BlackBerry (TSX:BB)(NYSE:BB) stock peaked at $18.00 in early 2018, but has seen a notable decline since then and is now between $6.00 and$ 7.00. The stock is down by 20% since the start of the year. Should you buy BlackBerry stock now?
BlackBerry will enter the 5G smartphone market
BlackBerry lost its coveted stage of being one of the world’s top smartphone makers over a decade ago.
The company officially left the smartphone manufacturing industry four years ago when it licensed out its name to partners, including the Chinese communications company TCL, to make smartphones. TCL’s devices included the Key2 and KeyOne, which included BlackBerry’s physical keyboards, and the all-touchscreen BlackBerry Motion.
After losing out to Samsung and Apple’s slick devices, it turned to expand on the feature its handsets were recommended for – software security.
The cybersecurity giant recently announced the completion of its debt financing, with the redemption of its 3.75% unsecured convertible debentures.
Meanwhile, as BlackBerry stock continued to take a hit amid the COVID-19 pandemic, its phone business ended its partnership with Chinese company TLC. BlackBerry phones seemed destined to disappear again, but the company has found another partner in OnwardMobility. The Texas-based startup is now set to launch a new range of 5G phones in collaboration with Blackberry and Foxconn subsidiary FIH Mobile. These 5G phones under BlackBerry’s brand will be released in the market in the first half of 2021.
BlackBerry’s planned entry into the 5G smartphone market is generating some media buzz, but OnwardMobility and FIH Mobile are unlikely to fare any better than TCL. The iconic phone with a keyboard might not be enough to boost BlackBerry’s share price.
Many smartphone makers have already released 5G devices. Apple will likely launch its new 5G iPhones later this year. Investors hoping for the BlackBerry phone to return to something like a competitive position in the smartphone market will likely be disappointed.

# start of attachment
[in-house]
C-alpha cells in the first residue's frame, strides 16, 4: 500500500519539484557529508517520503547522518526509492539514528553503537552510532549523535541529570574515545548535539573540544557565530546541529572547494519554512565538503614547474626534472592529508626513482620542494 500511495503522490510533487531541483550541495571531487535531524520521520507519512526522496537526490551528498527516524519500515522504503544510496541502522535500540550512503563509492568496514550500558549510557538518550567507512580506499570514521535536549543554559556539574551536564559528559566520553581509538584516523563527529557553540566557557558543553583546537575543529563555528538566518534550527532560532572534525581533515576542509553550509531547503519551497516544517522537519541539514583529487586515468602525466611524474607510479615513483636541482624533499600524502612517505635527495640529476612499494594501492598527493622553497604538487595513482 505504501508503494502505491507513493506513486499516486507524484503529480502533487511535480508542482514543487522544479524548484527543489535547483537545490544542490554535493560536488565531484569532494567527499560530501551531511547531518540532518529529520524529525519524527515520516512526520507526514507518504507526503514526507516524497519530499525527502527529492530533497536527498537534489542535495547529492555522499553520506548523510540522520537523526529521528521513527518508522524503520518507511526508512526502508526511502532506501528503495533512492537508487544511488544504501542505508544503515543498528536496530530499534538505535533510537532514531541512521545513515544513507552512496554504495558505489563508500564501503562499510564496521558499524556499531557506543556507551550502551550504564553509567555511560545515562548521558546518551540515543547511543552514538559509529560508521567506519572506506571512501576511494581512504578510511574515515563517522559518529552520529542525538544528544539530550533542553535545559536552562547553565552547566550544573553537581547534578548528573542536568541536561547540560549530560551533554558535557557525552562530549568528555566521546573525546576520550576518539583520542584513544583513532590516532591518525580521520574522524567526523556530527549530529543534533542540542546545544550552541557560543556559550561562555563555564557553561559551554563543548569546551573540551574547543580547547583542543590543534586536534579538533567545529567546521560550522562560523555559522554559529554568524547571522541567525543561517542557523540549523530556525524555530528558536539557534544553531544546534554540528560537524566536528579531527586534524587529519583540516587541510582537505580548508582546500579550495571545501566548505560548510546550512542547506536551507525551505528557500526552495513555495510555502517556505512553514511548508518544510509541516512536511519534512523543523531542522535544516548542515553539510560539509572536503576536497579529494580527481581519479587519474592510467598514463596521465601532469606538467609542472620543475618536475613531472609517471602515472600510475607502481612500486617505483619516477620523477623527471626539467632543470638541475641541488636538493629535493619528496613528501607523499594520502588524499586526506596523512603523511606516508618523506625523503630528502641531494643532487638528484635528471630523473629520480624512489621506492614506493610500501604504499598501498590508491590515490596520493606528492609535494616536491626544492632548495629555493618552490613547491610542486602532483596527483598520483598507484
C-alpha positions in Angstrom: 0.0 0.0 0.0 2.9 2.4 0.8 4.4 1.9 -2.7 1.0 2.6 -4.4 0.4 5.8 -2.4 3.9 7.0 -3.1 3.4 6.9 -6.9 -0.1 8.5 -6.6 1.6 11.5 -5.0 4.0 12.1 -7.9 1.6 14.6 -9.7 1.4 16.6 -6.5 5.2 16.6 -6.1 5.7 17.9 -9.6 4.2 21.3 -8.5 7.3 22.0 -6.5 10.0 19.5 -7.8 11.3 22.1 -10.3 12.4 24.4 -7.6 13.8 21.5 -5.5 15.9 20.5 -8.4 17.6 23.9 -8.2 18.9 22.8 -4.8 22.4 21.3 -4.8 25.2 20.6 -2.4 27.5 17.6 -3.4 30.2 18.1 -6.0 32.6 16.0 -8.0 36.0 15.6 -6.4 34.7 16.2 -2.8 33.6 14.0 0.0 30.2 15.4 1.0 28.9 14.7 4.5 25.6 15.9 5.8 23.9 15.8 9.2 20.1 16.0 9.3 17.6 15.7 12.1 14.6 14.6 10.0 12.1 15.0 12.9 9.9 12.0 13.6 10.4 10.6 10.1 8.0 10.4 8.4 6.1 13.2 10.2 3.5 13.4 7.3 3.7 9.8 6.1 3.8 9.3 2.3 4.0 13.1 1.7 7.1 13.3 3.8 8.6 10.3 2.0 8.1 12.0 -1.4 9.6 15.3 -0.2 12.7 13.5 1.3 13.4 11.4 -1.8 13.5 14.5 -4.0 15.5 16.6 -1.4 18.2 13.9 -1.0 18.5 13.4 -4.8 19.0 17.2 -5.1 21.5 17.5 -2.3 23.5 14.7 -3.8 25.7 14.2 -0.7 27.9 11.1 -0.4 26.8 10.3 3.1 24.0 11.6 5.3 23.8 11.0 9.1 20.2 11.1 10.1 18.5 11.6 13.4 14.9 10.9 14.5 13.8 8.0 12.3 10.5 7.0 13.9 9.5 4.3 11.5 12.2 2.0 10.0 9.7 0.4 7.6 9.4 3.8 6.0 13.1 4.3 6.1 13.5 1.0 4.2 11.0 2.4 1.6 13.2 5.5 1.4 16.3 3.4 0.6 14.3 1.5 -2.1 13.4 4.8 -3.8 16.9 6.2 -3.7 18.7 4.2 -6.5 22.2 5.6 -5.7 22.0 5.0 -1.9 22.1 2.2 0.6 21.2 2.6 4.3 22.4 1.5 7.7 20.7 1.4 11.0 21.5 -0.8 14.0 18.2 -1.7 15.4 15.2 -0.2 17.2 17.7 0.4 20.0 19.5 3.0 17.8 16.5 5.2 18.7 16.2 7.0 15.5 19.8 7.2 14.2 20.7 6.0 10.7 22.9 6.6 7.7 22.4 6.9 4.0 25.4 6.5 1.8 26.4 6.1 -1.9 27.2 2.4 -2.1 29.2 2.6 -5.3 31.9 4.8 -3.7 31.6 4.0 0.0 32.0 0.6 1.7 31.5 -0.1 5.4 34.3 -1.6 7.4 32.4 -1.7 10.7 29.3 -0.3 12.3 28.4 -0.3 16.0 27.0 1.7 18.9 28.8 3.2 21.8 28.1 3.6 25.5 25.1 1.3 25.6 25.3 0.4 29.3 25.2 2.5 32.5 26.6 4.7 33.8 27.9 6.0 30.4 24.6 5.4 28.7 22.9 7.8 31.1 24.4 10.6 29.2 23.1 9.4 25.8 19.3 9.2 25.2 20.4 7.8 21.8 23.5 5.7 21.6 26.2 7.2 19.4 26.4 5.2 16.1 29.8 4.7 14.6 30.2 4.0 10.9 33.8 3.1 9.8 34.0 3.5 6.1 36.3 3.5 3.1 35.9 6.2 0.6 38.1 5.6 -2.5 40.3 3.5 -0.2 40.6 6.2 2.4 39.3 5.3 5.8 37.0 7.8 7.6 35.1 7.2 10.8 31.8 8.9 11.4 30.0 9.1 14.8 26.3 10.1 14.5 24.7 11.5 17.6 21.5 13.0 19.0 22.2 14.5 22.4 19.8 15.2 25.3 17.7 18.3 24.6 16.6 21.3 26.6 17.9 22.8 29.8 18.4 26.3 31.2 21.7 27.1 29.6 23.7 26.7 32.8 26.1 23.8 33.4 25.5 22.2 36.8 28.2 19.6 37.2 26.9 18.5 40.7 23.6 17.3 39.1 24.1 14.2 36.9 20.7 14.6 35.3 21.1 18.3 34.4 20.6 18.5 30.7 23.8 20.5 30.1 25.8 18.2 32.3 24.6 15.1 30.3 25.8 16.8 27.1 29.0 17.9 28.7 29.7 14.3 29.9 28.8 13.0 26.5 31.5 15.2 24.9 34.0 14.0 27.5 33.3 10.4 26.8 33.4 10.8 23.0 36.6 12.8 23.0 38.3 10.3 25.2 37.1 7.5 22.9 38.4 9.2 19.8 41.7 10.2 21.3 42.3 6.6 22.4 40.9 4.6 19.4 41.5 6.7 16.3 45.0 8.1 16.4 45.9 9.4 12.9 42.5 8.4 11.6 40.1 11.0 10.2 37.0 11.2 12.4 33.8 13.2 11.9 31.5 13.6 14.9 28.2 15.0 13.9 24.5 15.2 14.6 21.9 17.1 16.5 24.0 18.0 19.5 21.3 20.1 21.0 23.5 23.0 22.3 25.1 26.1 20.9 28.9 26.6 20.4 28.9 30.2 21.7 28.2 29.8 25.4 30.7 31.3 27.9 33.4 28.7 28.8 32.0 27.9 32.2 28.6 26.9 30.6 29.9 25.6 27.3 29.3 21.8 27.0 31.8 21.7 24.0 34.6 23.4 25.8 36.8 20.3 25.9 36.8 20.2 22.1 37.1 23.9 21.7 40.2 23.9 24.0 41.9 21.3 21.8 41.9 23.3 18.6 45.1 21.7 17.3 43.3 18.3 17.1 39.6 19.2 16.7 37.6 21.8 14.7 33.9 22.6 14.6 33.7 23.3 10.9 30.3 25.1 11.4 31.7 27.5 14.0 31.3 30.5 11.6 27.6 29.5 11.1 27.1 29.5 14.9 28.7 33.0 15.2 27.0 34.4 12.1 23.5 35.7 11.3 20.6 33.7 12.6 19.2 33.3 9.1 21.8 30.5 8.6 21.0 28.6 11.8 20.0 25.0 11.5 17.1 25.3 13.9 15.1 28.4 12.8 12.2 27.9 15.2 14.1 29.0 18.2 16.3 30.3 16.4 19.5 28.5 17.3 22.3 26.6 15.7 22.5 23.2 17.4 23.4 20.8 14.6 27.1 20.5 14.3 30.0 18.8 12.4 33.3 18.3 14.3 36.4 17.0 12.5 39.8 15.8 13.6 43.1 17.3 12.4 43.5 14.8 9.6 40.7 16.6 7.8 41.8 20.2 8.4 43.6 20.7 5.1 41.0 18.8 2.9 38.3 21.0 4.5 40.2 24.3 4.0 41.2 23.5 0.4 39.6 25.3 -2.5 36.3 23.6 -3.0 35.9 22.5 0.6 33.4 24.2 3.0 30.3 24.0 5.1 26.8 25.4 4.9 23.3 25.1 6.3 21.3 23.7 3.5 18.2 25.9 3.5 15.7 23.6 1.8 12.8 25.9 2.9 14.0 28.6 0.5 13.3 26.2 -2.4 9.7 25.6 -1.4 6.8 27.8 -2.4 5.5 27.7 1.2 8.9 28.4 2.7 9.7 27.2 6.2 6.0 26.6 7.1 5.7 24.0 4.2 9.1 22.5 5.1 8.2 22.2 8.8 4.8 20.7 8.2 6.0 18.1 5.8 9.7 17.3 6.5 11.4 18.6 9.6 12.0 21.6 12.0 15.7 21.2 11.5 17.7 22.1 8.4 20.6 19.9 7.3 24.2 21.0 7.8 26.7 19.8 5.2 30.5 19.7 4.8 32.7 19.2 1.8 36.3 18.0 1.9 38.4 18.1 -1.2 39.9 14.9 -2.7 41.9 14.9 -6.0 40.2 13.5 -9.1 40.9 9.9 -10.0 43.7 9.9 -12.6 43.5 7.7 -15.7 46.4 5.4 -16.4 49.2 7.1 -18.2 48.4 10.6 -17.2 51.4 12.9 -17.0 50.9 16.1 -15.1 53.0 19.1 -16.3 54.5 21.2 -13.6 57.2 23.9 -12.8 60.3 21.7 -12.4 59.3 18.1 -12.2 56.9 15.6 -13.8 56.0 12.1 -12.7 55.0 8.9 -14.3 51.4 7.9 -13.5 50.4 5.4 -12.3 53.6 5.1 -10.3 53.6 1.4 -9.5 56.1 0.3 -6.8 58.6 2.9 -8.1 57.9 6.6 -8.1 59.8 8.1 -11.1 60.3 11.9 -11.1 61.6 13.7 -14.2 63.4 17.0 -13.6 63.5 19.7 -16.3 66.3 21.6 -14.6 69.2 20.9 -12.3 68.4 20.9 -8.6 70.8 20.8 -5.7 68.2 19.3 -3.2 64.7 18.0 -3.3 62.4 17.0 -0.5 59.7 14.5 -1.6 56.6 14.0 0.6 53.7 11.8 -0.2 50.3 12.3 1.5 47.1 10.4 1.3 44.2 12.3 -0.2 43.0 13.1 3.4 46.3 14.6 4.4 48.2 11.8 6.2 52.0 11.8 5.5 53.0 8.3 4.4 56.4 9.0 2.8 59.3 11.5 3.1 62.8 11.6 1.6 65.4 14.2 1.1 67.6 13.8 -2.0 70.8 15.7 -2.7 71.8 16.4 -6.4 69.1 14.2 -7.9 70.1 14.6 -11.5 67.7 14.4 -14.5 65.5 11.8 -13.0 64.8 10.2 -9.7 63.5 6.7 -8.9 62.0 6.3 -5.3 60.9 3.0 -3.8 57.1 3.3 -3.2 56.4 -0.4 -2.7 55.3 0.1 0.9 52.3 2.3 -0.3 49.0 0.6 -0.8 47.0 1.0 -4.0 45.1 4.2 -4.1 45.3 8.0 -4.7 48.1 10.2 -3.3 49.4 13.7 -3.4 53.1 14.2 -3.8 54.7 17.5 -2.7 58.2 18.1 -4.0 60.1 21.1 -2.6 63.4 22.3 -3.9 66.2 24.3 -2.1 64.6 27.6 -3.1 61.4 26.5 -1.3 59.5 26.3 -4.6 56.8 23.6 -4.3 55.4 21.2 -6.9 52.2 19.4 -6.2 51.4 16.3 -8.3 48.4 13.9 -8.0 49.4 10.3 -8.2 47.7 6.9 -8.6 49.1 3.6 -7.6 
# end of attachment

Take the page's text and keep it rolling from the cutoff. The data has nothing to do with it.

By the time OnwardMobility launches its first 5G BlackBerry phones in the first half of 2021, the market will be saturated with more streamlined 5G phones. There will probably be not that many people interested in a phone with a handset.
In short, investors shouldn’t be paying much attention to this headline-grabbing deal. BlackBerry’s new partnership with OnwardMobility will likely fail before generating much license revenue, and BlackBerry will be forced to find another production partner for its dying brand.
BlackBerry stock will have trouble going higher
BlackBerry’s reemergence as a software and security company has seemingly stalled, with the company seeing revenue hampered by COVID-19 in recent quarters, where its connected technology for the automotive industry has taken a hit. For its latest quarter, delivered in June, BlackBerry revenue fell 17% year-over-year and 27% sequentially, while the company suffered a net loss of US$636 million, or US$1.14 per share, which included an impairment charge of US$594 million related to its Spark endpoint security and management business.
The tech company expects its license revenue to decline by around 28% this year due to disruptions from COVID-19 and delayed licensing agreements.
BlackBerry’s software and services business is also struggling, as disruption to the automotive market by COVID-19 slashed QNX’s revenue, which was about one-fifth of its revenue last year. All of these headwinds – which ended its streak of five quarters of revenue growth last quarter – indicate that BlackBerry needs all the extra revenue it can get.
Earnings are expected to decline at an average annual rate of 16.3% over the next five years. BlackBerry stock is expensive with a P/E ratio of 266.7 versus a five-year average P/E of 88.7. You’re paying a high price for a company that is making losses. It looks more prudent to wait for BlackBerry to return to the growth path before loading up on shares. There are better picks in the tech sector.
This article represents the opinion of the writer, who may disagree with the “official” recommendation position of a Motley Fool premium service or advisor. We’re Motley! Questioning an investing thesis — even one of our own — helps us all think critically about investing and make decisions that help us become smarter, happier, and richer, so we sometimes publish articles that may not be in line with recommendations, rankings or other content.
Fool contributor Stephanie Bedard-Chateauneuf has no position in any of the stocks mentioned. David Gardner owns shares of Apple. The Motley Fool owns shares of and recommends Apple. The Motley Fool recommends BlackBerry.